Aims: To determine (1) the prevalence of aural symptoms in orofacial pain patients and (2) a potential association between temporomandibular disorders (TMD) and aural health, while controlling for covariates known to be associated with TMD or auditory dysfunction. Methods: In a retrospective study, health questionnaires, medical histories, clinical findings, diagnoses, and treatments were systematically retrieved from the charts of 776 patients. The dates of initial assessment ranged from May 1987 to June 1999. Of the included subjects, 39.7% were female; the median age was 39 years; 16.4% displayed only aural symptoms (otalgia, tinnitus, vertigo, or perceived hearing loss); 26.4% had both TMD and aural symptoms; 17.8% had TMD but no aural complaints; and 39.4% had neither TMD nor aural symptoms. Results: Of the 344 subjects who had TMD, 59.9% complained of aural symptoms, versus 29.2% of the 432 patients without TMD. Of the subjects with otalgia, tinnitus, vertigo, or perceived hearing loss,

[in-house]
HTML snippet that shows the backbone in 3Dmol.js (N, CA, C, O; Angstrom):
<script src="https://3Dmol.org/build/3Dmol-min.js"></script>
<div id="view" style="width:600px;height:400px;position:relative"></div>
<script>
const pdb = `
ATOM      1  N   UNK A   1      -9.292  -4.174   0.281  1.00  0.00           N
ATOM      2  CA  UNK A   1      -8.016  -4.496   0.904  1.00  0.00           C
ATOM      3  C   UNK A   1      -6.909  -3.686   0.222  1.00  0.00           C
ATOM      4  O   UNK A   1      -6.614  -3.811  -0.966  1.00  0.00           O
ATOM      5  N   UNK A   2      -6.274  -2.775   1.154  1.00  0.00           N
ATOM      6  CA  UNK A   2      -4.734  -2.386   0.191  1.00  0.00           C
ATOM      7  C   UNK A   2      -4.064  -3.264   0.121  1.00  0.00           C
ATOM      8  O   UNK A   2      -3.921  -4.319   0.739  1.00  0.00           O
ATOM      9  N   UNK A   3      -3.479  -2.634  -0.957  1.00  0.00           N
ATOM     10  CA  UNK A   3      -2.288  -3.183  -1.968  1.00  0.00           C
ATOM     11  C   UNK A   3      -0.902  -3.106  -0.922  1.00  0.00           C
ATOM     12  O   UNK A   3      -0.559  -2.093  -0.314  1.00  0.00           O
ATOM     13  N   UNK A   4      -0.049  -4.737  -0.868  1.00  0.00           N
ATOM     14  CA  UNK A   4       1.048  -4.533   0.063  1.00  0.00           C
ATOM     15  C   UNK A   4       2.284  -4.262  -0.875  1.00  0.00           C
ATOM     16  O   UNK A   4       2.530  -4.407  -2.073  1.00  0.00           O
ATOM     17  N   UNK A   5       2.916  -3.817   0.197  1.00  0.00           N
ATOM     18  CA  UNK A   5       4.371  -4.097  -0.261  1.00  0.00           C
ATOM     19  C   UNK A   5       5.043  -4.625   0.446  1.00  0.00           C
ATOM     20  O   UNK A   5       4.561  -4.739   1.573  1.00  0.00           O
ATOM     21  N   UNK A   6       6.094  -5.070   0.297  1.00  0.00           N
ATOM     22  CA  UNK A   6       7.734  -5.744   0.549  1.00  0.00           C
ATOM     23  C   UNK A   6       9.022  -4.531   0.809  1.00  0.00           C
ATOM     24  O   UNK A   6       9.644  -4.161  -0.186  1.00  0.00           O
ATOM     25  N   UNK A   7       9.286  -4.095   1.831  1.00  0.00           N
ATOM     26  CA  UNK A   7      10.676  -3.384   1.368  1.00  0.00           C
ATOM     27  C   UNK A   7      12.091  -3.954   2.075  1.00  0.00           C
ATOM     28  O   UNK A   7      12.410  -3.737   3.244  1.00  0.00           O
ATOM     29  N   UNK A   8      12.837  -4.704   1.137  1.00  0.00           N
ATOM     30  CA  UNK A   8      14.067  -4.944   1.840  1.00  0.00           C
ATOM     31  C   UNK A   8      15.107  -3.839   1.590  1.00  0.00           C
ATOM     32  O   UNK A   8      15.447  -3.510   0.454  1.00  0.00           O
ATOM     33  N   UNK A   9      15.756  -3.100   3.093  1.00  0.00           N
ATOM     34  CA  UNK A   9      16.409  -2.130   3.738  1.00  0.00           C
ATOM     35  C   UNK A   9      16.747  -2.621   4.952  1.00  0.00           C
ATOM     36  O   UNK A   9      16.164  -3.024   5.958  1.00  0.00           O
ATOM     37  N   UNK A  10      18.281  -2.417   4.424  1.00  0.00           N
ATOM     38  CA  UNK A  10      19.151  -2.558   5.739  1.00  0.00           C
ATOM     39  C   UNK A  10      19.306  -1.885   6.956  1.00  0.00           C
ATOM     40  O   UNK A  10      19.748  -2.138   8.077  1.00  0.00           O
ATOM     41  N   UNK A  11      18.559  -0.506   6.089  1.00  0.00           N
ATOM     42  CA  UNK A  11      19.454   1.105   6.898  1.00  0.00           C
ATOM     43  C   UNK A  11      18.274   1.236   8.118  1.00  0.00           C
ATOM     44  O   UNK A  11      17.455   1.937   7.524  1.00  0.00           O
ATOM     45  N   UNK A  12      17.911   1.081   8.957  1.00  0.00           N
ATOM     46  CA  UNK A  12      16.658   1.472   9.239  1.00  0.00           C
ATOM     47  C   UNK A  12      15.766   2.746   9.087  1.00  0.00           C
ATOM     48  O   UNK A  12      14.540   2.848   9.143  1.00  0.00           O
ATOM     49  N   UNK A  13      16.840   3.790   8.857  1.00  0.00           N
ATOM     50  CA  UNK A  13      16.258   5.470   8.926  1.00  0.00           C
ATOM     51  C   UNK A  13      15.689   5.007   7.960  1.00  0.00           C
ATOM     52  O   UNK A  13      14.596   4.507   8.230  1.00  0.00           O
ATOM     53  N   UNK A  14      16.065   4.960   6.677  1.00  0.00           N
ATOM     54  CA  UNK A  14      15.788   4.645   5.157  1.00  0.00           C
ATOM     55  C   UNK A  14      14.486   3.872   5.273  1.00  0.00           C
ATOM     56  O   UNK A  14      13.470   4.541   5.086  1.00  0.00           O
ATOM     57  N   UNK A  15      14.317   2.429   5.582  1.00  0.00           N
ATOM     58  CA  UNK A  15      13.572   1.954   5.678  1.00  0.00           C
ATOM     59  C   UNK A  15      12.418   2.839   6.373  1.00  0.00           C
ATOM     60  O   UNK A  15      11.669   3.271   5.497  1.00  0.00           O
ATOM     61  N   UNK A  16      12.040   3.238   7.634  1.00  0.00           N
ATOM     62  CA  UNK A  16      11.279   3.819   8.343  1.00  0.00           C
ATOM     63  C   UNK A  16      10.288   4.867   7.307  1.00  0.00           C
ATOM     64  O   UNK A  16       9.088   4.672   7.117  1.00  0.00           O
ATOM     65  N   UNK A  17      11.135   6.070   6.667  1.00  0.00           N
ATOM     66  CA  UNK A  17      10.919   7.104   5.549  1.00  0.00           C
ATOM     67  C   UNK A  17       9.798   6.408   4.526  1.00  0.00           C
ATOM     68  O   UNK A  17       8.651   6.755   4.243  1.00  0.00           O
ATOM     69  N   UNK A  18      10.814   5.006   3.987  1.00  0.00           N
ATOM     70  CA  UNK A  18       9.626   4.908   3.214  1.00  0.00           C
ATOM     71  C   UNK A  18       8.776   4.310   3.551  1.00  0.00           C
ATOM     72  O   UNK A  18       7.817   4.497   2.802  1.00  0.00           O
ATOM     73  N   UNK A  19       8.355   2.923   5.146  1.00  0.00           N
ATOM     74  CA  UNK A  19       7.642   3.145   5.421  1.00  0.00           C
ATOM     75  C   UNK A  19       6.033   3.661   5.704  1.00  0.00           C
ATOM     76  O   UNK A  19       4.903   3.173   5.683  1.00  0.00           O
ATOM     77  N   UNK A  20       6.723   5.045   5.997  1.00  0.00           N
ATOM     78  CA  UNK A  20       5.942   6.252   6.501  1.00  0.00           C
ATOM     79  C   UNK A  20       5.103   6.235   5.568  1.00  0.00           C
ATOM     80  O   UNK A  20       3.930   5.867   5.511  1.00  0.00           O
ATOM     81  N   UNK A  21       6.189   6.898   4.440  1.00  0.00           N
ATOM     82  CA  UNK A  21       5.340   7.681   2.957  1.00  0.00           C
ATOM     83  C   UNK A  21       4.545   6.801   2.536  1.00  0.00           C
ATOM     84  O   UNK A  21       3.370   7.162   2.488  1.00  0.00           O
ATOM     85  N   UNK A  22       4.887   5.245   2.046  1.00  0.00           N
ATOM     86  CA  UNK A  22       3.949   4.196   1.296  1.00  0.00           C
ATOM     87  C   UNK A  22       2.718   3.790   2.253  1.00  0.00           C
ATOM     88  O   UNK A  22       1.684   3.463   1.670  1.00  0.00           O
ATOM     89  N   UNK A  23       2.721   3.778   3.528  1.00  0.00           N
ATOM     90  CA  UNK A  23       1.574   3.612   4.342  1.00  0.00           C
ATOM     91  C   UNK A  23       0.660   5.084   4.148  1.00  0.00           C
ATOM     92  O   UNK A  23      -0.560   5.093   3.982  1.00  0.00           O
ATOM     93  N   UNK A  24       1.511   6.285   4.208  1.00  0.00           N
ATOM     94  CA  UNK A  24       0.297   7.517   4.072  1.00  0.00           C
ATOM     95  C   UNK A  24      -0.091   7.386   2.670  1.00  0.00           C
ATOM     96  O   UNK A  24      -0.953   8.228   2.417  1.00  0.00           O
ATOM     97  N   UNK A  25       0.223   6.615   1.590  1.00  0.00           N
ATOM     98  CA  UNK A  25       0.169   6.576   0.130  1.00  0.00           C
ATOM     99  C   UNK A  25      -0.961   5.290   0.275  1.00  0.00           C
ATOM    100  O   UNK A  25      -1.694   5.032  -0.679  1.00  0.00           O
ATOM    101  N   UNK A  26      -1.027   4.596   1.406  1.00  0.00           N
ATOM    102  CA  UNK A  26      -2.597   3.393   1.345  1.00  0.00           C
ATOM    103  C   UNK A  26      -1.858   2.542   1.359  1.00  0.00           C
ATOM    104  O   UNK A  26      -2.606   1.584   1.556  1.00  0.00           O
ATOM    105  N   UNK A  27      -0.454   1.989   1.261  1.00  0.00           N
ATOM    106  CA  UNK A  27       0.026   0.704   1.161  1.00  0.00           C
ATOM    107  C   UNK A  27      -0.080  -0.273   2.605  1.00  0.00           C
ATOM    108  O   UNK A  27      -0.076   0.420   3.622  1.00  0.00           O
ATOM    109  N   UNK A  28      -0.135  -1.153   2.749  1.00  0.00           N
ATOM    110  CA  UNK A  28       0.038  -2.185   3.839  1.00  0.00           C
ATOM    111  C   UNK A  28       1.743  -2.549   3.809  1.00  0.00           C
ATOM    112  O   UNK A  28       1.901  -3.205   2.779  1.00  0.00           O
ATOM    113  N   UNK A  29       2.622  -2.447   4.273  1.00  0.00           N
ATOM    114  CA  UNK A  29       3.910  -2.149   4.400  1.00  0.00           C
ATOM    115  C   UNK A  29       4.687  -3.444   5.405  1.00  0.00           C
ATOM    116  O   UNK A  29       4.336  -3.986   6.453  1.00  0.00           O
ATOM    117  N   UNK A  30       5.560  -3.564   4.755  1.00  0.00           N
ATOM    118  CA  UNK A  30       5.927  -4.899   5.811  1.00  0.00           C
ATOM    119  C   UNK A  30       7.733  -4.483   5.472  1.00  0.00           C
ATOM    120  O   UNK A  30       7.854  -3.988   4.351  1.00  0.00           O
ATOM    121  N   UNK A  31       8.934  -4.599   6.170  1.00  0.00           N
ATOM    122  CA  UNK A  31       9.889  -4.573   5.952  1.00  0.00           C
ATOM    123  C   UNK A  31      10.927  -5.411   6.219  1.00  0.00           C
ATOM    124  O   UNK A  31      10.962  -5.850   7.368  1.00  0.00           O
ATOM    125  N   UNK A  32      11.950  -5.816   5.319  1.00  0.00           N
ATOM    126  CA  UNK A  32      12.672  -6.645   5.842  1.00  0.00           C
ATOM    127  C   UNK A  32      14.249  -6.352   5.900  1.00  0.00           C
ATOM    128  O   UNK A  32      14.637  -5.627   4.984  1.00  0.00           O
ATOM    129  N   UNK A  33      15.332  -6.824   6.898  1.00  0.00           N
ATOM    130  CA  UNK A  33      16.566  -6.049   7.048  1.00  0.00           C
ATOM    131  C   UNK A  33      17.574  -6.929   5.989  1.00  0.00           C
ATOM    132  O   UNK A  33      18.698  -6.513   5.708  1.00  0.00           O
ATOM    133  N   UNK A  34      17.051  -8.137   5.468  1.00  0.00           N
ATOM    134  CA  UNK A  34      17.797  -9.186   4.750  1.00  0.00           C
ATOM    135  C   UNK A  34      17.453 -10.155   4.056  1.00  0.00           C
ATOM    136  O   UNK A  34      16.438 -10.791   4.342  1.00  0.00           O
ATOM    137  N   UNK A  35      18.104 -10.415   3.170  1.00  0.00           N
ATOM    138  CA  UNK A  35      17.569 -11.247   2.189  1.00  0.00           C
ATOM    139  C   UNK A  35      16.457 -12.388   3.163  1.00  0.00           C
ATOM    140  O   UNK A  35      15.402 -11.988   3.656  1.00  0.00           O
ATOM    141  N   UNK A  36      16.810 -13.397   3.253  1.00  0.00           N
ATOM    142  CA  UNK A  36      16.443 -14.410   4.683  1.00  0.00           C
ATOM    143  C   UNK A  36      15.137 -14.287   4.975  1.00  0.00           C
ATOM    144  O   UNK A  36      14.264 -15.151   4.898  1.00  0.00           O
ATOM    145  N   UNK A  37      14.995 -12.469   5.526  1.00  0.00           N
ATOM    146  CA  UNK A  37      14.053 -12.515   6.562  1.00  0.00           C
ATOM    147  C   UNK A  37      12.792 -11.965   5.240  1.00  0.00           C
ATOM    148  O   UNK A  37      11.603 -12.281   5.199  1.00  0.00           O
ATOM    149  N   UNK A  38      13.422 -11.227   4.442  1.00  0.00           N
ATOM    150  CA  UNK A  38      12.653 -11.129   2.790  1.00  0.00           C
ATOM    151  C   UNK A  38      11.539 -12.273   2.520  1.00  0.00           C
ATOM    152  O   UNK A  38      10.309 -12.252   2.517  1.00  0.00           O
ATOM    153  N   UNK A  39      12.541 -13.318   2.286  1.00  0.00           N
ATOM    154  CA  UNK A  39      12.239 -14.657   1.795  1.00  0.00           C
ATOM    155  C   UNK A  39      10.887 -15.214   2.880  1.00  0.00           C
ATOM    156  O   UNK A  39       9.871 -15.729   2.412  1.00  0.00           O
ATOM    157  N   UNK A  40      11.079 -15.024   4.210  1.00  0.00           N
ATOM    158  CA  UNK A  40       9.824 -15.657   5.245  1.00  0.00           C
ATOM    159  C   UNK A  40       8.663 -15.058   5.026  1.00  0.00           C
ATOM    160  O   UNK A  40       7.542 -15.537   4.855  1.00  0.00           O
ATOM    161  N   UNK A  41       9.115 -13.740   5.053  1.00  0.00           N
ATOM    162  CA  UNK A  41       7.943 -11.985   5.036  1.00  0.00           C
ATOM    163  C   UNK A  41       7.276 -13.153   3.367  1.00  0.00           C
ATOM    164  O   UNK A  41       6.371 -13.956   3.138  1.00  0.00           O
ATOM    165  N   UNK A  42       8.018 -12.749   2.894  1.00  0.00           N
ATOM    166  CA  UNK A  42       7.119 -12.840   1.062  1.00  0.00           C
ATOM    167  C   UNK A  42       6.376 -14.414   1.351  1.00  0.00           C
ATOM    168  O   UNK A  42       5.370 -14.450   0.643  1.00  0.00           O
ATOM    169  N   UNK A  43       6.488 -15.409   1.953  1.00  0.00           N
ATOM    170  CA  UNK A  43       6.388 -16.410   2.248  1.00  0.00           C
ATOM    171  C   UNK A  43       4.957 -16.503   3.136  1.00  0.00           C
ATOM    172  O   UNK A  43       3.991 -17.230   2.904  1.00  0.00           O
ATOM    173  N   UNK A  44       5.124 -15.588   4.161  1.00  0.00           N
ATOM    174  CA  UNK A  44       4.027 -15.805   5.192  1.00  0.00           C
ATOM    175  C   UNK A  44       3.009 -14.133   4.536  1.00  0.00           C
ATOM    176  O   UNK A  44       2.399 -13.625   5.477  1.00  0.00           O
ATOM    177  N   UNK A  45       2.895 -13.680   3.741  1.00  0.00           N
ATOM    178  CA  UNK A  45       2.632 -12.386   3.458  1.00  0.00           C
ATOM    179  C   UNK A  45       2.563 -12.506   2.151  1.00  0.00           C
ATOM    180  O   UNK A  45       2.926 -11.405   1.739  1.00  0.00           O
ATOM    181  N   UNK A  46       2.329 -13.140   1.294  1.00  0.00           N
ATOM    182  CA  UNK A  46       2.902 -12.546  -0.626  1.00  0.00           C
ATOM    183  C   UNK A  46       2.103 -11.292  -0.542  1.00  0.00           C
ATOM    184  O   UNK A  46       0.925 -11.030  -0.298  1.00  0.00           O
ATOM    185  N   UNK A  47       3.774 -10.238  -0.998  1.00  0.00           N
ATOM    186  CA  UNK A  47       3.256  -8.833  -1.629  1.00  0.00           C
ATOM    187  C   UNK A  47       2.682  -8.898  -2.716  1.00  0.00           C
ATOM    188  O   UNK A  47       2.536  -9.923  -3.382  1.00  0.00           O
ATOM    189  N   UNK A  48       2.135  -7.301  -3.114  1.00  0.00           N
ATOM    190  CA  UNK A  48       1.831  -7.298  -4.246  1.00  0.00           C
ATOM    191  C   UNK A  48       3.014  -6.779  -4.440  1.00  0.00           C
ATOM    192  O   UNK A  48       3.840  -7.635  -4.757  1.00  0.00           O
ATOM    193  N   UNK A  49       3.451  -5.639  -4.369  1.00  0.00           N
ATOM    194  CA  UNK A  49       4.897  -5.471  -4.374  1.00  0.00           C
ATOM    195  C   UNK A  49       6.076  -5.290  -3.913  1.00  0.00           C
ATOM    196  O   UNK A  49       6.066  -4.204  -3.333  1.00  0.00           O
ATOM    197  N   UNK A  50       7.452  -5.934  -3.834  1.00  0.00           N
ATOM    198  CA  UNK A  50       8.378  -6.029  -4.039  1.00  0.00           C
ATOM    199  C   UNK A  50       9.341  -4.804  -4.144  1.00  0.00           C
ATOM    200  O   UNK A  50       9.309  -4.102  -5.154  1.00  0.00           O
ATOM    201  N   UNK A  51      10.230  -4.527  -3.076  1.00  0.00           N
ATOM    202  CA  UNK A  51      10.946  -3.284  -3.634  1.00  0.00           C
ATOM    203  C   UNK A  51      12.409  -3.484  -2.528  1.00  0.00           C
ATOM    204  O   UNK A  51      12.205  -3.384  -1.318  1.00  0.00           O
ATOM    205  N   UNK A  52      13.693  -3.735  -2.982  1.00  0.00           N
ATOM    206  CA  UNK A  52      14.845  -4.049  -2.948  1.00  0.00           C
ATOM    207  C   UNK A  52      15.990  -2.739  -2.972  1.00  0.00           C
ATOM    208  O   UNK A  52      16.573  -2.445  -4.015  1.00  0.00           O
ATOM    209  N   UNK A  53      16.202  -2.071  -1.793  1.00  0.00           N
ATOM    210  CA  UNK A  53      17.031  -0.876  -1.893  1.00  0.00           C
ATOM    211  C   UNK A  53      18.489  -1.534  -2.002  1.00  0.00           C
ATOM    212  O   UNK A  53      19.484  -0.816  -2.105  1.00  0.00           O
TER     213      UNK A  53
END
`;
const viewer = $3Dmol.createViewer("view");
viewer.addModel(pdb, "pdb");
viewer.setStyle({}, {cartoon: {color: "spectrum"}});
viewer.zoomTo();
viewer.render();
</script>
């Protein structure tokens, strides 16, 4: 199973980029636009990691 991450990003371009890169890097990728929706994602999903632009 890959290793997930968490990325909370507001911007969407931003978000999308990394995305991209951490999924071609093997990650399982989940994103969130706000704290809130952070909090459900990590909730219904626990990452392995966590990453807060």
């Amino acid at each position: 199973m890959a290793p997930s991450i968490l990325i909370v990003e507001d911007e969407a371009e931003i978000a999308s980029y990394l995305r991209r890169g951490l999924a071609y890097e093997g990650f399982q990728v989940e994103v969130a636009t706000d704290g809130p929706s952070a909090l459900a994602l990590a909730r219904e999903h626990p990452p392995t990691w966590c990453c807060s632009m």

67%, 64.1%, 65.2%, and 62.2% had TMD, respectively. Subjects with aural symptoms were significantly more likely to be female; to consider themselves in poor health; to smoke; or to have TMD, orofacial pain, headaches (temporal, occipital, or frontal), neck and shoulder pain, altered vision and sensation, sleep disturbances, loss of appetite, memory loss, or low energy. Clinical findings indicated that pathognomonic signs of TMD were associated with an increased risk of aural complaints in this patient population. A significantly greater negative impact on normal life functions was found in subjects exhibiting aural symptoms versus those who only had TMD complaints. Conclusion: These findings indicate that TMD is significantly correlated to aural health, although no cause-and-effect relationship has yet been demonstrated. Aural symptoms were also found to have a measurable impact on the subjects quality of life.